Last we I discussed several aspects of using batteries. This week I’ll discuss battery charging related issues and wrap up with a couple of physical considerations for battery usage.
- Charging – A thorough discussion of battery charging would take a book several times the size of this one but there are a few basics you should understand about battery charging. The first thing you should be aware of is each battery technology has certain charging algorithms that are optimized for that technology. Using an algorithm designed for a different technology can have results ranging from poor charging to disastrous (back to smoke and flames again). The basic parameters of battery charging are voltage, current and time. In general, the higher the voltage and/or current the shorter the charging time and each battery technology will have limits on the maximum voltage and current. Some types of batteries respond well to charging with high current pulses while others won’t. Some will benefit from a trickle top-off charge while others won’t. Fortunately, a number of semiconductor companies have battery charger chips for specific battery chemistries so you don’t need to get bogged down in this particular detail.
- Charge duration vs battery life – It is somewhat important to make a distinction between charge duration and battery life. Charge duration refers to the length of time from charging until the output reaches the cut-off voltage. Charge duration can be impacted by improper or incomplete charging, load, temperature and battery age. All batteries have a finite useful life (based on number of charge cycles or age) and battery life literally refers to the useful life of a battery. Battery life can be impacted by aggressive charging and over charging, exceeding the maximum current rates and using the battery below its rated cut-off voltage. Long charge duration and long battery life are not mutually exclusive but to achieve both you must treat a battery gently. Deep discharging to increase charge duration will reduce the life of a battery (as will very aggressive charging algorithms). Particularly in the case of LiPo batteries, the discharge curve is so steep when the cut-off voltage is reached there is minimal benefit and a high penalty in battery life reduction for going below the cut-off voltage. The term “battery life” is often used when referring to charge duration but when discussing ways to save power, what you do to increase charge duration will generally lead to longer battery life too.
- Self-discharge – All battery chemistries suffer some amount of self-discharge over time. This generally isn’t a concern as far as your product design is concerned. However, electronics have reached such low current levels that the battery’s self discharge may play a significant factor in your product’s charge duration and may even be higher than your product’s discharge rate.
- State of charge – One of the trickiest things about using batteries is determining their state of charge. Simply monitoring the battery voltage level is the simplest method to implement but often tends to provide poor results. A lead-acid battery that hasn’t been fully charged will have a fairly high voltage that drops rapidly when a load is applied, giving the impression the battery is discharging very quickly. A lightly loaded lithium polymer battery has such a flat discharge rate that there won’t be a significant voltage drop until there is only 5-10% of capacity left. A battery “gas-gauge” chip can provide a better indication of the state of charge but you still have to characterize the battery in your application to properly make use of the information the chip provides.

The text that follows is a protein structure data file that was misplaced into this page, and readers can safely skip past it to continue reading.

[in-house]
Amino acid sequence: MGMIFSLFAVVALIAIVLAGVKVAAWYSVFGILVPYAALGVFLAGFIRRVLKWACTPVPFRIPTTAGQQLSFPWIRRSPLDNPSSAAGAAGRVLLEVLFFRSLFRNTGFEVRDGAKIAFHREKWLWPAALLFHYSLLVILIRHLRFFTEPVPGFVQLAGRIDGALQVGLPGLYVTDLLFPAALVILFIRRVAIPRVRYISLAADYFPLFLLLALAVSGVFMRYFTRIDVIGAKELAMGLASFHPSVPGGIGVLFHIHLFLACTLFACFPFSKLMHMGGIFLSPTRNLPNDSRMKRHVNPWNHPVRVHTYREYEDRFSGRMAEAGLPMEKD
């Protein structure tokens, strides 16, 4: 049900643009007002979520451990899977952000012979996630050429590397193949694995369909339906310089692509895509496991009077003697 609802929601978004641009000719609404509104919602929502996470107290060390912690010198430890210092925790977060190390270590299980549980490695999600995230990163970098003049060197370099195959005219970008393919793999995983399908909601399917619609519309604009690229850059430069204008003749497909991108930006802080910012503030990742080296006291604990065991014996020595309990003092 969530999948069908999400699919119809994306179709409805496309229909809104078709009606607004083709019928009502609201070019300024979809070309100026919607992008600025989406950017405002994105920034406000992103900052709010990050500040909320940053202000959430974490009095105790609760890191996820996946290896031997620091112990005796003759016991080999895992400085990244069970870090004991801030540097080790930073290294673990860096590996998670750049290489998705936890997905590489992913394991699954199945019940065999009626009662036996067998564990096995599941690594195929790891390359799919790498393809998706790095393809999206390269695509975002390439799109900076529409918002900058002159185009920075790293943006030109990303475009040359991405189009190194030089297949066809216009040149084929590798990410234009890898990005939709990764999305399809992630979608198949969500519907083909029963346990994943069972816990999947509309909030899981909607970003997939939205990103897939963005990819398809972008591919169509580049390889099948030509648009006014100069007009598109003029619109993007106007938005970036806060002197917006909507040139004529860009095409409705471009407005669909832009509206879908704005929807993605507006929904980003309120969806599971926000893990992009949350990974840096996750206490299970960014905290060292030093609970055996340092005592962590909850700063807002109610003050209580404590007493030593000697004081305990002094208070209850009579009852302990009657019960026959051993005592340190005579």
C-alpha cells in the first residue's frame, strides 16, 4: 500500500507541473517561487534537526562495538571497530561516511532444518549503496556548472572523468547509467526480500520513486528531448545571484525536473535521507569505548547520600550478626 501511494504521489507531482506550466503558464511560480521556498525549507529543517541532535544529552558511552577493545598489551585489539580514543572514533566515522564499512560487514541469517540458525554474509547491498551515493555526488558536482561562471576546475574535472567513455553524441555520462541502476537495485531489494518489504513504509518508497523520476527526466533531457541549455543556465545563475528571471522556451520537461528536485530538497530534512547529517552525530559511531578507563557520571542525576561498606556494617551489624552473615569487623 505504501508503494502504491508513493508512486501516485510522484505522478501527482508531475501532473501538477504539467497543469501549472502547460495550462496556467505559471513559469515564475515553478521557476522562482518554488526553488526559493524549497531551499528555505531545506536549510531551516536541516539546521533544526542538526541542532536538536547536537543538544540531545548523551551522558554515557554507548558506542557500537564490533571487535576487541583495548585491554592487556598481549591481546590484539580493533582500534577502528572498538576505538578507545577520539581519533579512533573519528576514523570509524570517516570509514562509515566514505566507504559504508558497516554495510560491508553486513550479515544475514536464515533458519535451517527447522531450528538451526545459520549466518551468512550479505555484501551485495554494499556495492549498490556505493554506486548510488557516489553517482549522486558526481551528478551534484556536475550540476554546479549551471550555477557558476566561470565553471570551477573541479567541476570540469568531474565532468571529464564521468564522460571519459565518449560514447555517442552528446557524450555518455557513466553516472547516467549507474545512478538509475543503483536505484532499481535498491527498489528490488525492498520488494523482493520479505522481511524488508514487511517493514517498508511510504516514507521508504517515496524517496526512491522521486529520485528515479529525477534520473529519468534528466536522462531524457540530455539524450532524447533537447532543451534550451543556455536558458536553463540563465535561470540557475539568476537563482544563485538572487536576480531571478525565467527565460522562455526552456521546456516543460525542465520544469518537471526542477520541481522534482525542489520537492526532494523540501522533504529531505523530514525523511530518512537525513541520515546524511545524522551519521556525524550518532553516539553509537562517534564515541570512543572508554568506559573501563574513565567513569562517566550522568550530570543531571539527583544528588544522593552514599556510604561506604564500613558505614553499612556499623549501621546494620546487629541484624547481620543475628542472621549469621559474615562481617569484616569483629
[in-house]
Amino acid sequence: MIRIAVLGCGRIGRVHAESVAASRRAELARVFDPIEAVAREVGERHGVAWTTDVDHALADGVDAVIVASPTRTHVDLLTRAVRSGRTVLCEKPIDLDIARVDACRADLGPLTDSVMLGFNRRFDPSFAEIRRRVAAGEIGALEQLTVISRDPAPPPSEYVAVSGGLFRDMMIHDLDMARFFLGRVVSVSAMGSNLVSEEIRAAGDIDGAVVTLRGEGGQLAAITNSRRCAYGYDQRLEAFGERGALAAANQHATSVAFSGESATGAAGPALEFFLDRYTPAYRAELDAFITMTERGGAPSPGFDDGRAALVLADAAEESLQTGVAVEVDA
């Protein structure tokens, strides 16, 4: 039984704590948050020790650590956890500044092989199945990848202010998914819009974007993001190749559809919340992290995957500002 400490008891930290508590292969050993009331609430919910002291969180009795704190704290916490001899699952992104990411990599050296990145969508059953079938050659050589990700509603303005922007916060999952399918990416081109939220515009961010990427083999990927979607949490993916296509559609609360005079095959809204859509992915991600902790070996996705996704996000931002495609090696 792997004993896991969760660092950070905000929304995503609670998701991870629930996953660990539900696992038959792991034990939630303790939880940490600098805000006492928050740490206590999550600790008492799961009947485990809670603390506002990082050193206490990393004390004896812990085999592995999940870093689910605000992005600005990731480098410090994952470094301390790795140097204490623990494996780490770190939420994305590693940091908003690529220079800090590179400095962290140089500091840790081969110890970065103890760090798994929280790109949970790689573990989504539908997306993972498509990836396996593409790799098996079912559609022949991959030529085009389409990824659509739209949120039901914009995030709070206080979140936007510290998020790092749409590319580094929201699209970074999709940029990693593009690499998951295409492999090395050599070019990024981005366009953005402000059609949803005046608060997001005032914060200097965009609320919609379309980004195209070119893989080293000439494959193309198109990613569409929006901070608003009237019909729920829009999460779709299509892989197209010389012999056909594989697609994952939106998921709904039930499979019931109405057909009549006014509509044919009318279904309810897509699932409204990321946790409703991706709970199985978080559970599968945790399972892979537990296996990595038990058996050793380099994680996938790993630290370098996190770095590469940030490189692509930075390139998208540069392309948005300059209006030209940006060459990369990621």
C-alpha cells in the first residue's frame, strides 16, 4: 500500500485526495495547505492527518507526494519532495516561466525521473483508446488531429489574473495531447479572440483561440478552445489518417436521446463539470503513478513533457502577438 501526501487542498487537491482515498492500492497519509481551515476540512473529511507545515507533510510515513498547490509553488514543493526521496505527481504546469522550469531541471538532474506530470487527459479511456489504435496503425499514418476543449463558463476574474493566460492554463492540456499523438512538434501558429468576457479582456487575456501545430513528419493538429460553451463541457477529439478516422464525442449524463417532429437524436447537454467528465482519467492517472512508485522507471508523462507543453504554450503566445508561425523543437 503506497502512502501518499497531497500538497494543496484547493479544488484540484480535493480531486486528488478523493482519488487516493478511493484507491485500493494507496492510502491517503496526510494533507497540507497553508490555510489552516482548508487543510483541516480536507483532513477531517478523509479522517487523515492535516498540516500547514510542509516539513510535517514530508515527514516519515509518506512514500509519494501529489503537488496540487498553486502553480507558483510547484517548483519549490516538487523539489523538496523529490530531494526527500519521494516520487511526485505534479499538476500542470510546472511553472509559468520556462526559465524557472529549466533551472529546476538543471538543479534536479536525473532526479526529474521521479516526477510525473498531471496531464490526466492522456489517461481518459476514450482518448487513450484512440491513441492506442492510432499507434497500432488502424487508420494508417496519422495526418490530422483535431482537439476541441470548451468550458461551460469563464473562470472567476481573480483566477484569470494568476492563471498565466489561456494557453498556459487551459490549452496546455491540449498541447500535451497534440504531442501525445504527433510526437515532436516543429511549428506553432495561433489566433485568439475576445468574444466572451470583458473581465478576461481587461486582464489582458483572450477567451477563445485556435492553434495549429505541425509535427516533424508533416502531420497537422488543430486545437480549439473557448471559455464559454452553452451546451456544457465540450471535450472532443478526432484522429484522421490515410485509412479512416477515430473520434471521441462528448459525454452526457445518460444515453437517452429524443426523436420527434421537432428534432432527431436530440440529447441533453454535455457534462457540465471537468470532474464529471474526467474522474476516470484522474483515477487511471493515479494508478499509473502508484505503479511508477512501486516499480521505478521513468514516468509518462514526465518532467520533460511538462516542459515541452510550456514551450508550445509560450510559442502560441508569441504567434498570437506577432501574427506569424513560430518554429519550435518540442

- Multiple batteries – Batteries are easily put in series to increase voltage, in parallel to increase current capability or both. This can be done with little concern with non-rechargeable batteries. For rechargeable batteries, there are a number of considerations primarily around charging. The details on this are also outside the scope of this book but if you use multiple batteries in your product, you should use a battery pack instead of individual cells to ensure the cells are from the same manufacturer and roughly the same age
- Physical considerations – There are a few physical considerations you must take into account in your product design when using certain types of batteries. For example, some types of batteries may out-gas during charging (usually a sign the battery is being abused) and require venting to the outside world to avoid explosion. The lithium based rechargeable batteries can literally swell during charging and require some amount of room to expand. Battery manufacturers usually provide information if special considerations are needed.
If you are new to designing battery powered products, it will be well worth your time to do some in research into the various battery technologies Even if you are an old hand at designing with batteries, if you are considering a battery technology you haven’t used before for you product you should do some in depth research in that technology to understand it’s intricacies. Manufacturers of batteries intended for industrial applications or OEM use generally provide considerably more details in their spec sheets than those for consumer oriented batteries. These spec sheets and app notes are a good source of valuable information.
For the most part, your application will dictate the type of battery you use. In some cases you may have a choice of battery types or may have to decide between battery types when more than one would be suitable for you application. Below is a high level overview of the pro’s and con’s of the most popular battery types.